Interestingly, Patterson actually acknowledged that the key is not the Bible but the interpretation. Before attacking Grisham, Patterson admitted that a literal approach to the Bible is not correct and that everything then comes down to interpretation. He clearly thinks, however, that only intelligent people men like himself should be allowed to try the task of interpretation. But like all other interpreters, his interpretation is done through a glass darkly and based on knowing in part. For instance, Patterson claimed that Jesus said the opposite of Grisham on creation because Jesus talked about Adam and Eve. But Grisham never dismissed them and Jesus never talked about it being six literal days. So it is Patterson who is making things up in his interpretation. Patterson even tried to argue away Paul telling Timothy to drink wine. He claimed that Paul was not "advocating a policy of drinking" (even though he just adopted the policy that Timothy should drink to help his stomach). Again, Patterson's interpretation appears to include some fiction writing. It may be that Patterson is also a better novelist than interpreter (as his creative arguments in the Klouda case suggests), but he still has a right to interpret just as Grisham does. None of this means that Patterson is wrong in his interpretation, but that he cannot say it is true just because he says that it is. His interpretation on these and other issues might be correct, but he cannot authoritatively say it is because he sees through a glass darkly and knows in part.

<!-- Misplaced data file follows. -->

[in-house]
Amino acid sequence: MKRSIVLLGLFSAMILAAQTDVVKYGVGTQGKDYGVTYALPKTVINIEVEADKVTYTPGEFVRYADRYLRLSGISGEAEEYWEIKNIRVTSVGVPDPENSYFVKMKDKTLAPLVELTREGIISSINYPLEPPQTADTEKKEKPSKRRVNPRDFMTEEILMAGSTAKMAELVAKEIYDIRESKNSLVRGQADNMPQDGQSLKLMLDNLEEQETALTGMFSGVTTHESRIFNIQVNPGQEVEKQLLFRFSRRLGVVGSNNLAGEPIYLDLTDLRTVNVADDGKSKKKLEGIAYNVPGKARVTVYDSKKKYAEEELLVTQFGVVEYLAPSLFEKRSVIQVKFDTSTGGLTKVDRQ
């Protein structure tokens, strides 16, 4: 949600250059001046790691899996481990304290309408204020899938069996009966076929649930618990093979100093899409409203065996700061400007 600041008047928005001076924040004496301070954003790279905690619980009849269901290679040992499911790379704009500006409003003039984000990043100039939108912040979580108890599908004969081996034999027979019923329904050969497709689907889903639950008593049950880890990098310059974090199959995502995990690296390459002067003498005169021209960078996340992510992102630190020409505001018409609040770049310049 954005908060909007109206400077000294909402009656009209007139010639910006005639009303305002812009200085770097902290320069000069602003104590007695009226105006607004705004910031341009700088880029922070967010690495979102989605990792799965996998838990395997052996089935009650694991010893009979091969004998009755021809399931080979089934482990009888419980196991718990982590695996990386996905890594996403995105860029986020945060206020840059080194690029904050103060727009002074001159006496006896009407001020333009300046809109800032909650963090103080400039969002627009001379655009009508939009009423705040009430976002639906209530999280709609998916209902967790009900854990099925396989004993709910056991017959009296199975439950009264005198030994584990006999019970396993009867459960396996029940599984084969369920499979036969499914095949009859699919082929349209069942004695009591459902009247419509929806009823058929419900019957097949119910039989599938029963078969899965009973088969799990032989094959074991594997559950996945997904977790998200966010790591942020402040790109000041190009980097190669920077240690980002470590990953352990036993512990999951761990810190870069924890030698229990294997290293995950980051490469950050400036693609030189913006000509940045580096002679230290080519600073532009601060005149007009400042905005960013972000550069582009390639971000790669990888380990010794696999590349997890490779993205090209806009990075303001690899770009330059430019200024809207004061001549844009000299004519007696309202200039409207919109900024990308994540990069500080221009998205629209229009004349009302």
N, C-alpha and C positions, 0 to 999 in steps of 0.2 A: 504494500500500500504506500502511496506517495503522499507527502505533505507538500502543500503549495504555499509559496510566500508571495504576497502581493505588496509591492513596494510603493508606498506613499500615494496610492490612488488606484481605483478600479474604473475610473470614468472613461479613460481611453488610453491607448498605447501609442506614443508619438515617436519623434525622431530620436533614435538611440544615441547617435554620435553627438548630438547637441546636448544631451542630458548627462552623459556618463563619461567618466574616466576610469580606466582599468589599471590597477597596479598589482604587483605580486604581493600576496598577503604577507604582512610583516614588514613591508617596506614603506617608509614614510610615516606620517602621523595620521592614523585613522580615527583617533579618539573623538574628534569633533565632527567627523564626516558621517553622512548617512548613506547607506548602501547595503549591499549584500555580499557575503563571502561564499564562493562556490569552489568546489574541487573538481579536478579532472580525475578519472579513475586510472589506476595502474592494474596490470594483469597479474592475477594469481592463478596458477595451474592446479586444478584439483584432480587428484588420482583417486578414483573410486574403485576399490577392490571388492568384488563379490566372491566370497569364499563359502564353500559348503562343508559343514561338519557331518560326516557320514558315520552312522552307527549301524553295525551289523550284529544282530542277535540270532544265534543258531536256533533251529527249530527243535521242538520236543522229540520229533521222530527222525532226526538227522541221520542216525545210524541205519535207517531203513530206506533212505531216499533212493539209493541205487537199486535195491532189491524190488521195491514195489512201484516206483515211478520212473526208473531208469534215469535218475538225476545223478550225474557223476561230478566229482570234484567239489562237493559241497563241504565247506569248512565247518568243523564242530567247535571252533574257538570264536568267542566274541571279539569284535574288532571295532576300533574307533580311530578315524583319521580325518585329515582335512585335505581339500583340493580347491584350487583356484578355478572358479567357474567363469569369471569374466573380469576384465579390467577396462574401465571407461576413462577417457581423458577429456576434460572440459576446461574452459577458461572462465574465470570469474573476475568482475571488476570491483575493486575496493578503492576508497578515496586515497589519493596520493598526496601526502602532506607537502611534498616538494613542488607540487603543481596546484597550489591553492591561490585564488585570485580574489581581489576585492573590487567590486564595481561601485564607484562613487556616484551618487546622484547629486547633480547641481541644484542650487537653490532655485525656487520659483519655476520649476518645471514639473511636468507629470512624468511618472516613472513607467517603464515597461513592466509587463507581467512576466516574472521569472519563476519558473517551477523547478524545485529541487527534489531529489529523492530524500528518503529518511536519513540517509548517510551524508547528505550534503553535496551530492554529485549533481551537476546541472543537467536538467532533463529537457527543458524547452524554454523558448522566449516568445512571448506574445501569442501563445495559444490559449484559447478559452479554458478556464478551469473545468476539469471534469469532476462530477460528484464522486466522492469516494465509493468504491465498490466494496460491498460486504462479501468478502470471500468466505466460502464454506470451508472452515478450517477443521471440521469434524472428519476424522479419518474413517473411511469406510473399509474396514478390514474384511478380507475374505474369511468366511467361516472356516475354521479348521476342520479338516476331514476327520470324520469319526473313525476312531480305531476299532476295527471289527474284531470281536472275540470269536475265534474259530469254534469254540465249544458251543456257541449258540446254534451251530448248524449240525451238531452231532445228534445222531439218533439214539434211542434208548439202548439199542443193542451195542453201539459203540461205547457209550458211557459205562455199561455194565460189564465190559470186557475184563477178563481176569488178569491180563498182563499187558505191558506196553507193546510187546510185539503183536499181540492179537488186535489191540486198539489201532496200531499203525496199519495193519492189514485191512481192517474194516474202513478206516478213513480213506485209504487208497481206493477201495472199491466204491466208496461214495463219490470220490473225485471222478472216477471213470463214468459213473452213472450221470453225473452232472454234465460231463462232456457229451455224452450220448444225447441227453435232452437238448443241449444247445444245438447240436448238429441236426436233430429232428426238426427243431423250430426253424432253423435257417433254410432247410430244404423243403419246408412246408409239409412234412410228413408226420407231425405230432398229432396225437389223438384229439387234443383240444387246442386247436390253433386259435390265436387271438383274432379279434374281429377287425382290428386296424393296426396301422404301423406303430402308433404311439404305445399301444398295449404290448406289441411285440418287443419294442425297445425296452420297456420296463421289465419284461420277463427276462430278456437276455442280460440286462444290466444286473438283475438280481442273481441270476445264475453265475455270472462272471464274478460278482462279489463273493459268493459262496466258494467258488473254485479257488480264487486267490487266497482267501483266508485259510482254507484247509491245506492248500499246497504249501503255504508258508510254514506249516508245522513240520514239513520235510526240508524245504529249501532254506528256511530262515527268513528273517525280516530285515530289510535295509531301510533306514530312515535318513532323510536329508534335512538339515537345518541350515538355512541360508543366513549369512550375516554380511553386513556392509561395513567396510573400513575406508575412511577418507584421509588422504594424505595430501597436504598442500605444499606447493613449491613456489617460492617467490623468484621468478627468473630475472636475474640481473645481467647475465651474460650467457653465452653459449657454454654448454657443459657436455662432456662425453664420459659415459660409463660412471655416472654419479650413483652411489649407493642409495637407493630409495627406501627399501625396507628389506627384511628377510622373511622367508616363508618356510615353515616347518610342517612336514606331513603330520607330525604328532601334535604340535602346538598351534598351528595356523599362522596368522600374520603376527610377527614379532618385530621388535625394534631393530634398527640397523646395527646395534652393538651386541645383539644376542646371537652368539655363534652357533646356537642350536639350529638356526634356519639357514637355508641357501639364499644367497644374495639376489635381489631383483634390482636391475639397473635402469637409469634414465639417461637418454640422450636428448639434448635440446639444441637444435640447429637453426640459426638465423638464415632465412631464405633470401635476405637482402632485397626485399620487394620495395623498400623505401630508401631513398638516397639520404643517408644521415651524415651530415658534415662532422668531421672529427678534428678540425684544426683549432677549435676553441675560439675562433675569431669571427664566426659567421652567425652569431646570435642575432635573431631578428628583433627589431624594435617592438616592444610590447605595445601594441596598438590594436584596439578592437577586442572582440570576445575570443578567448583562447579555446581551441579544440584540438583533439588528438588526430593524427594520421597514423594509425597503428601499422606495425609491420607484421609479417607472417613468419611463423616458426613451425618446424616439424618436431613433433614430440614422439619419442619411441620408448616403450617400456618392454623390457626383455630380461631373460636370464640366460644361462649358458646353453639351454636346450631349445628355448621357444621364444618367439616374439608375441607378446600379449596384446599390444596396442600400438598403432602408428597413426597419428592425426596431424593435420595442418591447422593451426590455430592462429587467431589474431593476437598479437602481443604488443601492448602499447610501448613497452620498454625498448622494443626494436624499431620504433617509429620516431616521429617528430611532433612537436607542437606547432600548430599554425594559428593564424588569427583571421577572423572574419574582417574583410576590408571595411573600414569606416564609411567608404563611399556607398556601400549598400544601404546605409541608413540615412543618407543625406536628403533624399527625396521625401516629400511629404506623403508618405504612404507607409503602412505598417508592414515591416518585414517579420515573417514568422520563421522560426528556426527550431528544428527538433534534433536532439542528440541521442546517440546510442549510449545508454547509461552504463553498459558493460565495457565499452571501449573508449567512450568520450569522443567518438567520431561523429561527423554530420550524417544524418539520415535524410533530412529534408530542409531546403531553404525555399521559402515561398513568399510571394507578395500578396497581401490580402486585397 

It is time to fully live out our biblical and Baptist belief in the priesthood of the believer and that all can prayerfully interpret Scripture and humbly approach God. That includes Grisham, Patterson, and Land. Arrogant attempts to take away this biblical right and responsibility must not be allowed. Land even went so far as to suggest that Grisham does not hold "a strong and high view of Scripture." However, Grisham defined Baptists as people who are "committed to follow [Jesus'] teachings and the teachings of the Bible." He added, "To Baptists, the Bible is the authoritative, authentic, and divinely-inspired Word of God." That sounds like a high view of Scripture! It is important to note that Grisham was not attacking the Bible but the actions that people take based on their interpretation of it. There is a significant difference there, unless you are arrogant enough to assume that your actions and interpretation carry the same authority as the Bible. The part of his comments the critics leave out is when he criticized those who discriminated against African-Americans because of their interpretation of the Bible. Surely that is a great reminder that Bible-believing Christians can make mistakes in their interpretation. Hopefully, the movement that is emerging out of the Celebration will be one that reaffirms the biblical and Baptist principle that each of us is a priest who can humbly and prayerfully interpret the Bible for ourselves. We need to support the right for one to be both a novelist and a biblical interpreter.